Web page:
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Audism

Audism (from Latin audire, to hear, and -ism, a system of practice, behavior, belief, or attitude) has been variously defined as:

  • The notion that one is superior based on one's ability to hear or behave in the manner of one who hears. (Tom Humphrey 1977, quoted in Zak 1996)
  • An attitude based on pathological thinking which results in a negative stigma toward anyone who does not hear; like racism or sexism, audism judges, labels, and limits individuals on the basis of whether a person hears and speaks. (Humphrey and Alcorn 1995: 85)
  • The belief that life without hearing is futile and miserable, that hearing loss is a tragedy and "the scourge of mankind," and that deaf people should struggle to be as much like hearing people as possible. Audists, hearing or deaf, shun Deaf culture and the use of sign language, and have what Reed and Teuber describe as "an obsession with the use of residual hearing, speech, and lipreading by deaf people." (Pelka 1997: 33)
  • The corporate institution for dealing with deaf people--dealing with them by making statements about them, authorizing views of them, describing them, teaching about them, governing where they go to school and, in some cases, where they live; in short, audism is the hearing way of dominating, restructuring, and exercising authority over the deaf community. It includes such professional people as administrators of schools for deaf children and of training programs for deaf adults, interpreters, and some audiologists, speech therapists, otologists, psychologists, psychiatrists, librarians, researchers, social workers, and hearing aid specialists. (Lane 1992: 43)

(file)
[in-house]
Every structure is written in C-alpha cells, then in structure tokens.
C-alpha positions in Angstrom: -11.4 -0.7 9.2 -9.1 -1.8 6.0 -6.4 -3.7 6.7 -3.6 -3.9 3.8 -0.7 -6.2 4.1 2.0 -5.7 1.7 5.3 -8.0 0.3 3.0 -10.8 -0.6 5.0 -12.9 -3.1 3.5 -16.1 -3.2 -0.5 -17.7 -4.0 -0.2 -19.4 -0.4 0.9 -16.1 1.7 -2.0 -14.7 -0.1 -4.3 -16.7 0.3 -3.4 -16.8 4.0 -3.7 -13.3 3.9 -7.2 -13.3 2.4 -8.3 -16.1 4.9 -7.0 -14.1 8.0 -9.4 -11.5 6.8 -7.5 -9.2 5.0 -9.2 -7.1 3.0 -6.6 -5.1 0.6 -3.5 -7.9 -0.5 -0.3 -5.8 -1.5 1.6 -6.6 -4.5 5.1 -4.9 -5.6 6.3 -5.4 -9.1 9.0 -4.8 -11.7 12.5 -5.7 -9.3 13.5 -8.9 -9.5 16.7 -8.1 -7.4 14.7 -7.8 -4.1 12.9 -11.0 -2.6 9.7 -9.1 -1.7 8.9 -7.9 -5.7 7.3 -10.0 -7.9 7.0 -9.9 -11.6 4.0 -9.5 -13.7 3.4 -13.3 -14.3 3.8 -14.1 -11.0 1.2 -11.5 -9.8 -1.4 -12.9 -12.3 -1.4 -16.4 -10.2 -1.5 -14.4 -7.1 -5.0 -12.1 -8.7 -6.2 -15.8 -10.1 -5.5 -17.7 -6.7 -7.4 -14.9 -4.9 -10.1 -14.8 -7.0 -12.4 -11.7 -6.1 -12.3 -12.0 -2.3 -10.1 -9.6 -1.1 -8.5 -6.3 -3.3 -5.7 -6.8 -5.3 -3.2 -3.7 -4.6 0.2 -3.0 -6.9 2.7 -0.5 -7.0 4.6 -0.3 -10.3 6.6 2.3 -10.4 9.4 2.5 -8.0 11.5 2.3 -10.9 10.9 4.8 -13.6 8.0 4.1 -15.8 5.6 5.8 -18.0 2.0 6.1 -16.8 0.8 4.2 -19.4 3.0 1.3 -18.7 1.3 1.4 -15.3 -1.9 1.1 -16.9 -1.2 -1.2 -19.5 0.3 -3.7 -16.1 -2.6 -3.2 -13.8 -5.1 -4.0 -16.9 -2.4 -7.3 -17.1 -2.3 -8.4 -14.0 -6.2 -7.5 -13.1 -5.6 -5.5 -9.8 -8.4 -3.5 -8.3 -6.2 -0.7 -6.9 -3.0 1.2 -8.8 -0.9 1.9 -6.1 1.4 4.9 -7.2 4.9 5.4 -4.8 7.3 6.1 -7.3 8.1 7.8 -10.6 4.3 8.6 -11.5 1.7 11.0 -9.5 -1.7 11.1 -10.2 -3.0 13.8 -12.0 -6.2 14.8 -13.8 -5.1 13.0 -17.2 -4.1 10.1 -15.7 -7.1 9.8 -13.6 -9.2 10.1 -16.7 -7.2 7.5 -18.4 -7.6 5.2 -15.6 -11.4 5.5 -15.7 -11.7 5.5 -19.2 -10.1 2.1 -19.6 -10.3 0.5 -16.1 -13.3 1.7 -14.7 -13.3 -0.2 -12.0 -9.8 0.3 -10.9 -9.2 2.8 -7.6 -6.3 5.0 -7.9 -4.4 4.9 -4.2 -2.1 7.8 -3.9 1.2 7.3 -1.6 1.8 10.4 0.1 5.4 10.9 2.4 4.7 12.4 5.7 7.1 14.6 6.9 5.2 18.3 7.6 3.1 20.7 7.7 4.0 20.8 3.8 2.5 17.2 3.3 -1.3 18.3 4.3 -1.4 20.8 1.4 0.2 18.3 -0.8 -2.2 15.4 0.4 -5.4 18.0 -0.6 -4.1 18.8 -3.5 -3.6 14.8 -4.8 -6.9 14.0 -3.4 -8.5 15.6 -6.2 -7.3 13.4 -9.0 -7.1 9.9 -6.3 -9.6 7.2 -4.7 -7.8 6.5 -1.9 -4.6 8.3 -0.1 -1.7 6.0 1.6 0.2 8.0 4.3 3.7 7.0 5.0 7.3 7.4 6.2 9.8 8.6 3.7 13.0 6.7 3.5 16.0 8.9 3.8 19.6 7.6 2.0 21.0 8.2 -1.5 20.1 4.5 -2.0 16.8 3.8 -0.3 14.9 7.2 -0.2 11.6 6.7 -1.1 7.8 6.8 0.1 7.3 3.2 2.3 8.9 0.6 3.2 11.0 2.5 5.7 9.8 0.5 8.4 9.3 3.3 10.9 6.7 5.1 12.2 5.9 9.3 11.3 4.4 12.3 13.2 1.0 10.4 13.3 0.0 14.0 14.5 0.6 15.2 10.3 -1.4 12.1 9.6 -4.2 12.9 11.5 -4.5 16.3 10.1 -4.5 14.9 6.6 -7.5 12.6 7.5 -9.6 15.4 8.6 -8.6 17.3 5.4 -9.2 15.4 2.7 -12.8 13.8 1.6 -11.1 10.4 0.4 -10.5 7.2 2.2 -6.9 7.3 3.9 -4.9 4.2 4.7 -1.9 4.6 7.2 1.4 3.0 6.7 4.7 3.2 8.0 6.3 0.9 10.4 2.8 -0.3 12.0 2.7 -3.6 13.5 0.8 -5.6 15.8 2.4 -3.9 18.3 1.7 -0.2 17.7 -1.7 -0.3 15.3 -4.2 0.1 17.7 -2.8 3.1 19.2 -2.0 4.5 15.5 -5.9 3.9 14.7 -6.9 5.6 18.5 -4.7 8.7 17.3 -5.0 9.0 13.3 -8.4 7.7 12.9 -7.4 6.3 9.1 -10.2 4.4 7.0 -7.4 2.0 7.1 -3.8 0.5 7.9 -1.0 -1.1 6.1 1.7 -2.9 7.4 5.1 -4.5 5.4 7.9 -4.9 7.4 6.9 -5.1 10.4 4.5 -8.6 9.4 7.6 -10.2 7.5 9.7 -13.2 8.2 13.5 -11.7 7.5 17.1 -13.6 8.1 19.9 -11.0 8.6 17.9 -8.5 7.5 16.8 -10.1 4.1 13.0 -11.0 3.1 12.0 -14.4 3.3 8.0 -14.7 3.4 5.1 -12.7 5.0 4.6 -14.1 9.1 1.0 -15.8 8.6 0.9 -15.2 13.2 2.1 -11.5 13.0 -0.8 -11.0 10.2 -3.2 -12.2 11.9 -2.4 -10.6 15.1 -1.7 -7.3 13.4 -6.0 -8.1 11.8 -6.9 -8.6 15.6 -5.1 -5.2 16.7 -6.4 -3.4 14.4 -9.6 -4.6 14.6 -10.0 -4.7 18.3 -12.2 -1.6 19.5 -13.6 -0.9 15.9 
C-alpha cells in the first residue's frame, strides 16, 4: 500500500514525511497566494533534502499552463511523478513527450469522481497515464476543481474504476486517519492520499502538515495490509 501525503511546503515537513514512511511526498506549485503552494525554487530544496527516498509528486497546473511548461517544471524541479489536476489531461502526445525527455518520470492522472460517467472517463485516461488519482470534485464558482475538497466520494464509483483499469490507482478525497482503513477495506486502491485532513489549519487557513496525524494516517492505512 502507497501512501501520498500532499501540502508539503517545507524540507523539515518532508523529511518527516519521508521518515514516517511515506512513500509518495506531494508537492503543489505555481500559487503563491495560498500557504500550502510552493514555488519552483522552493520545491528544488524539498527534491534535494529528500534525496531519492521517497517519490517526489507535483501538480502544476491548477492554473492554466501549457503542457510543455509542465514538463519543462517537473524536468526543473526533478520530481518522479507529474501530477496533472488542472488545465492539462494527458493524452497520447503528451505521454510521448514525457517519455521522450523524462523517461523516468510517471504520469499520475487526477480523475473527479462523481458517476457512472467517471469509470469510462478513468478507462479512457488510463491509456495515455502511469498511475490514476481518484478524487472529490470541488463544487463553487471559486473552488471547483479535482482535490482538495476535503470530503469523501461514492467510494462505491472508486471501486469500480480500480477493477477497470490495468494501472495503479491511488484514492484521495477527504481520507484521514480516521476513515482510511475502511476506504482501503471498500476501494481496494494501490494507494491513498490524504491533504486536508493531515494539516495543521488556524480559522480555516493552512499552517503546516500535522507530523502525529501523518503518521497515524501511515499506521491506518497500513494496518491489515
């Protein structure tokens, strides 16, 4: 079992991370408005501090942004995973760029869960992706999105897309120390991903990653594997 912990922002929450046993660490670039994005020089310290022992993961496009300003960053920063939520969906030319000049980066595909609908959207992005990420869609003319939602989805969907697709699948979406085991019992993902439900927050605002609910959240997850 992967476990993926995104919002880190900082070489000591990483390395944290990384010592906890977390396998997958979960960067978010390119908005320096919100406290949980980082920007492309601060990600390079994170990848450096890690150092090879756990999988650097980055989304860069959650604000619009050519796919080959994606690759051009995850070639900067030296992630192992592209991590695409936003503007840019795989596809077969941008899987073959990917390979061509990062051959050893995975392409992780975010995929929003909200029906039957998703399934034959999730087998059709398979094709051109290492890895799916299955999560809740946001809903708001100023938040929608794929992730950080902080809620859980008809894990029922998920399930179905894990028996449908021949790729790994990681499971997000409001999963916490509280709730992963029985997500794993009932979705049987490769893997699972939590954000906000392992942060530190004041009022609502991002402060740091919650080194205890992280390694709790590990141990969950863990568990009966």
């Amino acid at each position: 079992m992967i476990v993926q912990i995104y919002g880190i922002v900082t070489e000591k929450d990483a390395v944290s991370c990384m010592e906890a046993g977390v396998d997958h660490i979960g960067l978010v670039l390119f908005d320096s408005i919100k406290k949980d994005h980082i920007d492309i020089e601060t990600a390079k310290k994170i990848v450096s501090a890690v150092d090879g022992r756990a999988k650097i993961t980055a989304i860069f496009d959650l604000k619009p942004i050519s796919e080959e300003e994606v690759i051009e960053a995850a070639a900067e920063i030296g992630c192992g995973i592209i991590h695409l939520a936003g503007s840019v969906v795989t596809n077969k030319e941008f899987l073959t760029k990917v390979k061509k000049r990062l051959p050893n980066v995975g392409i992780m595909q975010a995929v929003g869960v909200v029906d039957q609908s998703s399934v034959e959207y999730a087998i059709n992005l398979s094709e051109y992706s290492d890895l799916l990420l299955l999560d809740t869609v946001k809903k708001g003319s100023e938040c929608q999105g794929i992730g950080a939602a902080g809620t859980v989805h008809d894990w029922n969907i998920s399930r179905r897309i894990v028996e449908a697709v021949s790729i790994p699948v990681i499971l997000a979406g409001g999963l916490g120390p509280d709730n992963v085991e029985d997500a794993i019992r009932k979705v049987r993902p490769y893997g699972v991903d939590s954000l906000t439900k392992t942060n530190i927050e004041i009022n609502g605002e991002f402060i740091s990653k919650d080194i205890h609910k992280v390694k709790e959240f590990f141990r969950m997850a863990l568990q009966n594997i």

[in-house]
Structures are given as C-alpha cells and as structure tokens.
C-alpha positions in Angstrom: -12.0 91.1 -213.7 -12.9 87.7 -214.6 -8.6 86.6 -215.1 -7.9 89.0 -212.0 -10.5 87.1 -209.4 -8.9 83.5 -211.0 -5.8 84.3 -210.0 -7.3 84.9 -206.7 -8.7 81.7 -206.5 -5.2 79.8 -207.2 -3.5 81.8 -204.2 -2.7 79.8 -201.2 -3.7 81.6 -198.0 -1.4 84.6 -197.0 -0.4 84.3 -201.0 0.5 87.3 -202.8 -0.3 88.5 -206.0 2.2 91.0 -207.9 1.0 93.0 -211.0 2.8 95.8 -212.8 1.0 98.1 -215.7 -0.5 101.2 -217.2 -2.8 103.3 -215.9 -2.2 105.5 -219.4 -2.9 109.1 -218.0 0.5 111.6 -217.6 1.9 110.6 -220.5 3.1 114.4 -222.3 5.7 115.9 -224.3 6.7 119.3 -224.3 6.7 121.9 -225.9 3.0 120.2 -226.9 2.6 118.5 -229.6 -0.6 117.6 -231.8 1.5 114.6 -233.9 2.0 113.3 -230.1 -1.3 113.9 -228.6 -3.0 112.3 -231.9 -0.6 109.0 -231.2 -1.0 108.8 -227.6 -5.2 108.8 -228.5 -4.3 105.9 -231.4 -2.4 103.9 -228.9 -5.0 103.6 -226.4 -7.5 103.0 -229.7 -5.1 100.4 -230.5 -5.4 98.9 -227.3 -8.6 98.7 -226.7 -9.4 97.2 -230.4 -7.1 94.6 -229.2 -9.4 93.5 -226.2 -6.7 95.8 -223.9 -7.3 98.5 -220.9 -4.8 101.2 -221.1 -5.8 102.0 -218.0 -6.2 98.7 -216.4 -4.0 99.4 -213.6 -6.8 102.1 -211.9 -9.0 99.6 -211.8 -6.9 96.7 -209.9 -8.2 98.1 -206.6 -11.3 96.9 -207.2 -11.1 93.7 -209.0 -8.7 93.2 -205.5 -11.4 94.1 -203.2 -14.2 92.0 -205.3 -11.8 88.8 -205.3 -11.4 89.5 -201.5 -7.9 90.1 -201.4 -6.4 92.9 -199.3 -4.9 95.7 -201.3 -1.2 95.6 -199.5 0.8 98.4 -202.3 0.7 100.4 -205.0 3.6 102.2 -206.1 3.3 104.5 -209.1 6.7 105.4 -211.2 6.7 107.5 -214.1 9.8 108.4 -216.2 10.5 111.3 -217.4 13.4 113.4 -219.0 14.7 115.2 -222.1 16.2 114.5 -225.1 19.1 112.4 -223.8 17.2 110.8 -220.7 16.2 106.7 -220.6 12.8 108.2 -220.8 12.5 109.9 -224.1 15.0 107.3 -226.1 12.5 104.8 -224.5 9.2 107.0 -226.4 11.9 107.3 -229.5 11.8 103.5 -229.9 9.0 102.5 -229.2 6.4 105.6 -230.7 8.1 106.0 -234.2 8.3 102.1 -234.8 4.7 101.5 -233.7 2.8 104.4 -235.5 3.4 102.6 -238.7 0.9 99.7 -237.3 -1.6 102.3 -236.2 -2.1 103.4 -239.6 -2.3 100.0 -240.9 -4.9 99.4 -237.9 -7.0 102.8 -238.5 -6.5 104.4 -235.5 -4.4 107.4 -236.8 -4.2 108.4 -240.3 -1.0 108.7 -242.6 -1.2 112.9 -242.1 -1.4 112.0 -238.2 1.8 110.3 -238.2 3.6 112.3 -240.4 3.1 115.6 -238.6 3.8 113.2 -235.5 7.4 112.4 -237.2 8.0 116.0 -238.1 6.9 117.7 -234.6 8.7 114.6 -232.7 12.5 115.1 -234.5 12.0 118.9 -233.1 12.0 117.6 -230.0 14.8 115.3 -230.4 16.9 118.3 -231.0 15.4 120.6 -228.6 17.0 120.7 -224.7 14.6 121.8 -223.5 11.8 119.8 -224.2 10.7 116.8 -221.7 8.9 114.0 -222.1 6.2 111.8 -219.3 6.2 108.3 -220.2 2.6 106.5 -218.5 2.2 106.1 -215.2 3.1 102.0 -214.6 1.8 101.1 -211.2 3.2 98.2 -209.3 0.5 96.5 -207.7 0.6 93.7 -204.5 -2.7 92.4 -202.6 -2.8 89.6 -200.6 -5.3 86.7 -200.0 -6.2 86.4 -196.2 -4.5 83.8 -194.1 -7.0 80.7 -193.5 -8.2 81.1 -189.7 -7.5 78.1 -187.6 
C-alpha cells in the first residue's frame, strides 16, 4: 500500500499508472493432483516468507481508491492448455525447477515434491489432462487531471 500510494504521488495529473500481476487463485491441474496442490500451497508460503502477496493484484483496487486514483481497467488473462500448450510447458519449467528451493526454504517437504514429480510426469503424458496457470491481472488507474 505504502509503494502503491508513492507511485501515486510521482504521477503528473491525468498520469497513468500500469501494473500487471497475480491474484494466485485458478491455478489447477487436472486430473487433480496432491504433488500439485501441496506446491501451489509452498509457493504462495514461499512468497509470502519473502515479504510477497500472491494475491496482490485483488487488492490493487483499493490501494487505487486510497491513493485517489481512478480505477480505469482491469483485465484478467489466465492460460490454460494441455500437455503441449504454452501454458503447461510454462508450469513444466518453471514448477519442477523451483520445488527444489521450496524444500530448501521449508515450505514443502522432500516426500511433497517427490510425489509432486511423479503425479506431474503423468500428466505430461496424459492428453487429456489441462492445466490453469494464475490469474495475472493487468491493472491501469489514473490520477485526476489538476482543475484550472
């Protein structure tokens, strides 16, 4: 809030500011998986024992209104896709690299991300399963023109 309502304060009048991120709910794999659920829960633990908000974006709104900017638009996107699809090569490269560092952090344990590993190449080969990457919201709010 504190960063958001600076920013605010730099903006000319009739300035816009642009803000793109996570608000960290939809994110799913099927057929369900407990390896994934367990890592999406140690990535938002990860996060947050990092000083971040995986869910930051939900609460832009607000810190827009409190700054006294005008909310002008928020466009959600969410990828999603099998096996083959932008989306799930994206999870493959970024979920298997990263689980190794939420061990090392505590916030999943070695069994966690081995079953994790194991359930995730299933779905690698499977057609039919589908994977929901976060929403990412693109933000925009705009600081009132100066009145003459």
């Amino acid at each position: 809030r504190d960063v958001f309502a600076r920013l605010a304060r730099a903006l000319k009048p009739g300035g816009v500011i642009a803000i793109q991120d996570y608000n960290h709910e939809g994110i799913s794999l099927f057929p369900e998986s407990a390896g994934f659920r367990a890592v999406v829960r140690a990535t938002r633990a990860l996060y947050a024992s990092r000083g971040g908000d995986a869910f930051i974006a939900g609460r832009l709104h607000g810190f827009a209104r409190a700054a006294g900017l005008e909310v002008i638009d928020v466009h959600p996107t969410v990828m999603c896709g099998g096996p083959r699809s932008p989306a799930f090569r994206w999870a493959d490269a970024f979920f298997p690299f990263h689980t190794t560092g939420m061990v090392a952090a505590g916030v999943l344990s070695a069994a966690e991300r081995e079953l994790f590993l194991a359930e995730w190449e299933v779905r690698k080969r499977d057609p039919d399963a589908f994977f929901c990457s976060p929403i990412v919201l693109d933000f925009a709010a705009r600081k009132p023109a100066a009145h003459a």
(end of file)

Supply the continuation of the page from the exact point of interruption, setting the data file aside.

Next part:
Audism is a term used to describe discrimination or stereotypes against deaf or hard of hearing people, for example by assuming that the cultural ways of hearing people are preferable or superior to those of deaf or signing culture, or that deaf people are somehow less capable than hearing people.

Audists can either be hearing or deaf. Audism occurs when a deaf person is judged as incapable of a given behavior, occupation, etc. simply because he or she cannot hear. Audism is often coupled with a "hearing" superiority: an attitude of thinking one person is superior to another person because he or she can hear better than him or her. Audism takes another form concerning interactions between the deaf: deaf people who will not use sign language and who will not identify with the Deaf community may consider themselves to be "better" than others who use sign language and are part of Deaf culture.

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